Everyone’s favourite unnatural phenomenon returns with a laborious fourth outing, taking the unlikeliest of franchises into new and increasingly sci-fi terrain. The joy of Anthony Ferrante and Thunder Levin’s series has always been a certain level of infectious self-amusement, but Sharknado: The 4th Awakens (its cleverest gag arguably being that title pun) coasts by on what feels like outright apathy. Levin’s screenplay chucks one idea after another at its audience, and simply shrugs when nothing sticks. The sharks are back, but they’ve lost their bite.
Five years on from the events of Oh Hell No!, April Wexler has passed on and the Shepard family – complete with newly-added cleavage-friendly cousin Gemini (Masiela Lusha) – have settled into life in a Sharknado-free world. When the cutting edge technology keeping the ‘nados at bay begins to prove ineffective, however, Shark-stomping hero Fin (Ian Ziering) must save the day as the freak storms begin to evolve into an entirely new breed of extinction-level events.
It’s hard to begrudge the level of performance at work in The 4th Awakens, given what’s come before; Ziering, for example, has evolved into something of a swarthy Z-level movie star. Even so, there’s a decided air of going through the motions for all involved this time around. Of the new additions to the Sharknadoverse, only Lusha’s Gemini makes much of an impression – and, to be fair, that’s largely due to her soft-porn-level performance, comically impractical costume, and style of running reminiscent of Lisa Kudrow in Friends. Ziering proves the linchpin again, but as the bonkers quota of narrative turns in the film quickly escape him, even he proves incapable of providing much of an anchor.
The blame for this largely lies at the feet of the screenplay. Levin has evidently become a victim of his own success, so mired is he in world-building and the establishment of a shared universe (a prolonged sequence firmly establishes that Sharknado takes place in the same reality as Lavalantula; handy, as 2 Lava 2 Lantula also debuts this week). Thus, any and all of the romping fun of the previous ‘Nado flicks is gone with the wind. Taking the series as far as possible from its disaster-movie roots, and into sci-fi terrain, Levin resorts to forced pop culture references that turn the amusing groan quality of Sharknado into… well, just groans.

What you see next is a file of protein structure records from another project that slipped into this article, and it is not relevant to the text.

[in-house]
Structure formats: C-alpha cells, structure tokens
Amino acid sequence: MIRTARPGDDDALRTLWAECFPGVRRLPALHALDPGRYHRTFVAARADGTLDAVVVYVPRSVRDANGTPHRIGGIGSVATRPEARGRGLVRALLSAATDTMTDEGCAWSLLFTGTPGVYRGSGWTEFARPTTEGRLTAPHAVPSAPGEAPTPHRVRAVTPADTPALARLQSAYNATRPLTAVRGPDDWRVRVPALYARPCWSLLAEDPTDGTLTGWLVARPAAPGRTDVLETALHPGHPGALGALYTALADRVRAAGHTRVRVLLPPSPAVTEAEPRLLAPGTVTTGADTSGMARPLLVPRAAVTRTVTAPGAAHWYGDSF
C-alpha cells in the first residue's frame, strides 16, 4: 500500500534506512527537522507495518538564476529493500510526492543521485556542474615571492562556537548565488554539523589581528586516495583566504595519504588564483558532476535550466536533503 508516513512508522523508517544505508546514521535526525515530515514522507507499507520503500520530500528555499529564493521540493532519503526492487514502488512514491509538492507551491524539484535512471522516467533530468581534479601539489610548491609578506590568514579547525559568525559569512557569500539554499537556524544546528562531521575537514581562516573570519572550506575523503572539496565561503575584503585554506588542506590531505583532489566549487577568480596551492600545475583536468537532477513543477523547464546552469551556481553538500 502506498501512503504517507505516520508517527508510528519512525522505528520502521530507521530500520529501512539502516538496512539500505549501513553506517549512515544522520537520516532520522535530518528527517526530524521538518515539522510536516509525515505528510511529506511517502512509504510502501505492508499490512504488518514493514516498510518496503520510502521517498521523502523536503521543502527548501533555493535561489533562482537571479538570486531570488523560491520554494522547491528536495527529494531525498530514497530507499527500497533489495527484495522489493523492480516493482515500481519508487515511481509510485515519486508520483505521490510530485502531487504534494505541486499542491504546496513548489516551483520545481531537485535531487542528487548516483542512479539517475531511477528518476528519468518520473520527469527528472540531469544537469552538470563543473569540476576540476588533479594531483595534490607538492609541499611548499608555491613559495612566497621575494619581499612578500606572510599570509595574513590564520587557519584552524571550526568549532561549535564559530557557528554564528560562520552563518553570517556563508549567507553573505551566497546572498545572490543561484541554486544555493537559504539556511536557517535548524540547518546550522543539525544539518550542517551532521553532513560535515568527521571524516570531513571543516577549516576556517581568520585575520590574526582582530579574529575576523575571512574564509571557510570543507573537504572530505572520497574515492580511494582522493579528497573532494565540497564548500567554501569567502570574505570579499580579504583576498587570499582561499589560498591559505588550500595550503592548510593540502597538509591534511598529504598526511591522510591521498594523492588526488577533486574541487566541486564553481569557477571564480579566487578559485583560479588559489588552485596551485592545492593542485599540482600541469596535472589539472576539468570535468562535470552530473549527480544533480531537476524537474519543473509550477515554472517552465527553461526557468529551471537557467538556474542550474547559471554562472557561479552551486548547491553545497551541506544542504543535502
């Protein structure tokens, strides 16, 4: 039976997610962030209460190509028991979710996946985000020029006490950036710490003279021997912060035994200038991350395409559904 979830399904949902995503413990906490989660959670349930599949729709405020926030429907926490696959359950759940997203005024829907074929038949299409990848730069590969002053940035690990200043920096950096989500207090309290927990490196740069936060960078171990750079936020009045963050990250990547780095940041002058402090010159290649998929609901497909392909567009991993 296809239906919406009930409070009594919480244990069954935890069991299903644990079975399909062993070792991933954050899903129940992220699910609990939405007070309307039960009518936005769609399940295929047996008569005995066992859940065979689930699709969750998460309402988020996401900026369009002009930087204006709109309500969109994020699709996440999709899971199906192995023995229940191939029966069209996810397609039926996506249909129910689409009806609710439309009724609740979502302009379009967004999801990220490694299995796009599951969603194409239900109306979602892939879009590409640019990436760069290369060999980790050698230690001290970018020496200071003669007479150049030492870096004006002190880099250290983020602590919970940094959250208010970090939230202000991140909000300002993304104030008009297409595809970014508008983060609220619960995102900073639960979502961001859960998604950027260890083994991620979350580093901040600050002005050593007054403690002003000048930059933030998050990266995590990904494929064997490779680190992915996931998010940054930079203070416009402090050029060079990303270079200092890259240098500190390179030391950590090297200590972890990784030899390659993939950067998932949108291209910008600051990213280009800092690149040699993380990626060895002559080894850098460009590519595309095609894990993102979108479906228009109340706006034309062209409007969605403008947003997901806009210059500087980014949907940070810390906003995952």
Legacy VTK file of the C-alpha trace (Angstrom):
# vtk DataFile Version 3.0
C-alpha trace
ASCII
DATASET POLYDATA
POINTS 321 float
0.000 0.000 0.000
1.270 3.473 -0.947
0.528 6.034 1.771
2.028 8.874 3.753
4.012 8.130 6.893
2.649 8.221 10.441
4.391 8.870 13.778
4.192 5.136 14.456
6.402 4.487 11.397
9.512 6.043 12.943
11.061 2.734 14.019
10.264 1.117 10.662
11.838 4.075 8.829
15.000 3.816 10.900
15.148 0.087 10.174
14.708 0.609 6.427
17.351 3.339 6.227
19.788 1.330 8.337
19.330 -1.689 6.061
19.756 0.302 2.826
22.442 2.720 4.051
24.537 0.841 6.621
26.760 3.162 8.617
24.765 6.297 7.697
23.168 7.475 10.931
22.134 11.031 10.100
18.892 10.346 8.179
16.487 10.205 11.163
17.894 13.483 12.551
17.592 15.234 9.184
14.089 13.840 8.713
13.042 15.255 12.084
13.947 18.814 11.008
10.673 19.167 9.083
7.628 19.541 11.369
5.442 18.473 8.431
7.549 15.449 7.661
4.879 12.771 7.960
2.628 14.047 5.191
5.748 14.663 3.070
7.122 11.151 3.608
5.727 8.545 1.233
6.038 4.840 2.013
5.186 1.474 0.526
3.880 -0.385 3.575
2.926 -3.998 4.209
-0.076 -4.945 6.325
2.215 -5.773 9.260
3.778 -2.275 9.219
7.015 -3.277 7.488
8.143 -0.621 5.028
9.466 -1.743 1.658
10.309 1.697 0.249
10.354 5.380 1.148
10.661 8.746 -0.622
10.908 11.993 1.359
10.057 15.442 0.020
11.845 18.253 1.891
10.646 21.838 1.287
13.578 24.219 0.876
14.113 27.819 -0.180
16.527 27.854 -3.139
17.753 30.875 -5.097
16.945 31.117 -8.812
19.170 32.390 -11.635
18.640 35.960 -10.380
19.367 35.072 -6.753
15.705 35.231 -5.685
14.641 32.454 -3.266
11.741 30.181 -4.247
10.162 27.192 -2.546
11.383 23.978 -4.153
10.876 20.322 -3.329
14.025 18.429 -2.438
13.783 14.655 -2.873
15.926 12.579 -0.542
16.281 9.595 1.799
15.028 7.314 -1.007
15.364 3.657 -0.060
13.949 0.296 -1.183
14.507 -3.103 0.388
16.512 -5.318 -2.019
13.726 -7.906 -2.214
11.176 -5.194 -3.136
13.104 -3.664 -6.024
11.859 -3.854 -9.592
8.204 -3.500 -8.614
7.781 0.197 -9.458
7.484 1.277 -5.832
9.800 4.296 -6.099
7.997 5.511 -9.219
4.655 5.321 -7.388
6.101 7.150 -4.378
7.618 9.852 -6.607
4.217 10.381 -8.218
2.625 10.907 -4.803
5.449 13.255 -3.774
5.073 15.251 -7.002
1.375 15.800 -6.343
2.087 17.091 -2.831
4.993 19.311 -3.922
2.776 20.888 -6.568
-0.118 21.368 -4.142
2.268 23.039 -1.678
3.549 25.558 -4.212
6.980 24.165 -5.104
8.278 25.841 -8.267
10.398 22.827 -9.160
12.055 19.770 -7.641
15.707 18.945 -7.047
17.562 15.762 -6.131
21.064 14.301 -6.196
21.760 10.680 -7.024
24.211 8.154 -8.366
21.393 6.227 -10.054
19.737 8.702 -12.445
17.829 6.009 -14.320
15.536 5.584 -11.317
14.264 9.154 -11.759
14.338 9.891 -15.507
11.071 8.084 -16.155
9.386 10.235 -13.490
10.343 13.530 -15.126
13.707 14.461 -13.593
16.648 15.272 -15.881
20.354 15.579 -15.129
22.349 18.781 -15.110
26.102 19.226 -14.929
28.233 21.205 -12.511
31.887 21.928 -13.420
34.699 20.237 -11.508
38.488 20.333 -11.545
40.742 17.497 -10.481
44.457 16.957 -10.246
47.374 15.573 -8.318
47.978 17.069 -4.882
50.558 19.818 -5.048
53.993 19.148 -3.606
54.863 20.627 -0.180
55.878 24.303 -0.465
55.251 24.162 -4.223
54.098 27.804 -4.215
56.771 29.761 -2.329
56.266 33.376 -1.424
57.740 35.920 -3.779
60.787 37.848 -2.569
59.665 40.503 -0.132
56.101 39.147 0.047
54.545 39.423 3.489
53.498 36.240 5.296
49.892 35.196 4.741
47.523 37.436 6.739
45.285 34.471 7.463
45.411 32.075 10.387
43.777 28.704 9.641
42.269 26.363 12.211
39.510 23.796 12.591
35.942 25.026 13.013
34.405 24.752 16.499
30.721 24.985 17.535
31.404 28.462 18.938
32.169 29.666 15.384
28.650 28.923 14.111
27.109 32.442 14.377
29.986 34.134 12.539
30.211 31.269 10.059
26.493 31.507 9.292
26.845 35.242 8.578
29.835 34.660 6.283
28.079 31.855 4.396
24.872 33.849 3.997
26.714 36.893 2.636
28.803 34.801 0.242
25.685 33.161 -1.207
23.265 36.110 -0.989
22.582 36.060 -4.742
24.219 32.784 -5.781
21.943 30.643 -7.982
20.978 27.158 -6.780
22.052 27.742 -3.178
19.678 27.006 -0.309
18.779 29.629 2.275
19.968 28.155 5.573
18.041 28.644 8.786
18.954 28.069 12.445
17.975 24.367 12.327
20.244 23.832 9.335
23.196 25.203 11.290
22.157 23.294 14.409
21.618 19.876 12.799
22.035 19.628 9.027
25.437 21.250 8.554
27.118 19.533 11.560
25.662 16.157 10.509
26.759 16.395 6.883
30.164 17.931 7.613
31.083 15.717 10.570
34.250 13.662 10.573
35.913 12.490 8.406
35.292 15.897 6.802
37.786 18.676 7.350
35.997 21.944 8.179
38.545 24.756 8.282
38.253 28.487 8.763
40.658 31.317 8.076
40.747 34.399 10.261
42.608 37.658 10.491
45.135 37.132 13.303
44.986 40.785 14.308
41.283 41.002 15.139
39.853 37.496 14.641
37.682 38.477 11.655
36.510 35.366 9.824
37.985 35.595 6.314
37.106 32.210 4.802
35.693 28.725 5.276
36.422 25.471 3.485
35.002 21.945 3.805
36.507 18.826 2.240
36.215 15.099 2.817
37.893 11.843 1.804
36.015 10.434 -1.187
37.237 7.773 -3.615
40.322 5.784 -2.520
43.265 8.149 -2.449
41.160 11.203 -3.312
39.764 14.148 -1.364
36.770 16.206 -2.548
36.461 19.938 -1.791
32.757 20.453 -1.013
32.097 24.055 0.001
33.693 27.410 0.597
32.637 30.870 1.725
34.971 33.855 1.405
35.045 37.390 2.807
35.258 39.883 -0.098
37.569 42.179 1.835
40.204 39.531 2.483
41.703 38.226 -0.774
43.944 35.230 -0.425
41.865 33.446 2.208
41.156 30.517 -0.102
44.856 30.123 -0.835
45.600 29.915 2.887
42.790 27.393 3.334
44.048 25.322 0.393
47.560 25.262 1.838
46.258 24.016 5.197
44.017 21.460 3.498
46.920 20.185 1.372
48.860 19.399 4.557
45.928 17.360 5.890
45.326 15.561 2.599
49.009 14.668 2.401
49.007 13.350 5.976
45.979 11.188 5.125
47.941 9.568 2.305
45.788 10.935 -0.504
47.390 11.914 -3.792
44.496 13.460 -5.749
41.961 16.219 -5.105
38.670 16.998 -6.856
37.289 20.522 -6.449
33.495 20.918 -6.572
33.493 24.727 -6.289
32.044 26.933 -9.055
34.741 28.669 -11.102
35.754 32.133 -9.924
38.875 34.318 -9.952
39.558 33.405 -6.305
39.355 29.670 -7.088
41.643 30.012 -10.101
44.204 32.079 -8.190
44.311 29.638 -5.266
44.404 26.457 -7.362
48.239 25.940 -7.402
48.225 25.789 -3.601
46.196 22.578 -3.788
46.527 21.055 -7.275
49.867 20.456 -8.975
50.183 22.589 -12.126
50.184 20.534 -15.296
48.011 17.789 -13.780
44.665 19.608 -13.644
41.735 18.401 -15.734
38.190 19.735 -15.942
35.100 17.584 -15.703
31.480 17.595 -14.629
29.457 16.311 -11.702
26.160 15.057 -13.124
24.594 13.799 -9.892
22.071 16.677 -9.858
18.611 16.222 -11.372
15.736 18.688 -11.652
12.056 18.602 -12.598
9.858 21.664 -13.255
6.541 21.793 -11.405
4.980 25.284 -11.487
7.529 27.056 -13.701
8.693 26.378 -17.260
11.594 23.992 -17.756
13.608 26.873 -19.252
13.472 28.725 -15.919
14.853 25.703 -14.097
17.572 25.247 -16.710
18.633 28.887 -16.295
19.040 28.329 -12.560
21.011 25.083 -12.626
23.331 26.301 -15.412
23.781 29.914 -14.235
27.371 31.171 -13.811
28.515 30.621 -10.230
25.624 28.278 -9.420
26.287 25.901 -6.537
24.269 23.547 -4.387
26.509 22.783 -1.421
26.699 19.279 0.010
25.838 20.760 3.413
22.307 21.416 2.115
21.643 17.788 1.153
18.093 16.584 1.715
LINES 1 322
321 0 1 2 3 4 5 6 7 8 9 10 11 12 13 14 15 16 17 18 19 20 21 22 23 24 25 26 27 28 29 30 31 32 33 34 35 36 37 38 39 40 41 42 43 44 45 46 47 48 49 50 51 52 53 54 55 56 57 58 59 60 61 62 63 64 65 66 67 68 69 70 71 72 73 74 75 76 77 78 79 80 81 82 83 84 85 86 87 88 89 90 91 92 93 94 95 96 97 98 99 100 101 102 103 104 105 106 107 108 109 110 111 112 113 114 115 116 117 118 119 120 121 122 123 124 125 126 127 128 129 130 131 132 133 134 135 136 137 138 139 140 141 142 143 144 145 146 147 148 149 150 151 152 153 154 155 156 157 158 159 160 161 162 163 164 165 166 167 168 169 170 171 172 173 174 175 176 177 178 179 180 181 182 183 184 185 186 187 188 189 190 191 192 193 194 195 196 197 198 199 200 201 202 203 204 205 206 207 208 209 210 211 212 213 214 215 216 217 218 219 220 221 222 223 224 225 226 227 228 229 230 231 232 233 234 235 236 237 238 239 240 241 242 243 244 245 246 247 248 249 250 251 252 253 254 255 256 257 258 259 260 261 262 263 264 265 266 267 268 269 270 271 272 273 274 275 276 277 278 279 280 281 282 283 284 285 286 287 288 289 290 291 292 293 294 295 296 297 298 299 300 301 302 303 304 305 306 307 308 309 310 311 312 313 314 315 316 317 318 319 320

Ferrante brings his level best to the directorial side of things, but without witty writing and a level of on-screen self-awareness to season it all (and compensate for the ropey visual effects), The 4th Awakens just comes across as bland and ridiculous. Admittedly, it always was, but in an enjoyable way that it simply can’t maintain anymore. That we’ve been threatened with not just one but three more Sharknado movies beyond this suggests a distinct lack of awareness among those involved. At the very least, the time has come to recharge the creative batteries and return the series to disaster-movie terrain. The 4th Awakens, sure, but the audience will likely be asleep by the end of this woefully tiresome effort.
Sharknado: The 4th Awakens airs exclusively on Syfy in the US on Sunday, July 31st, and in the UK on Tuesday, August 2nd. Check out the trailer below.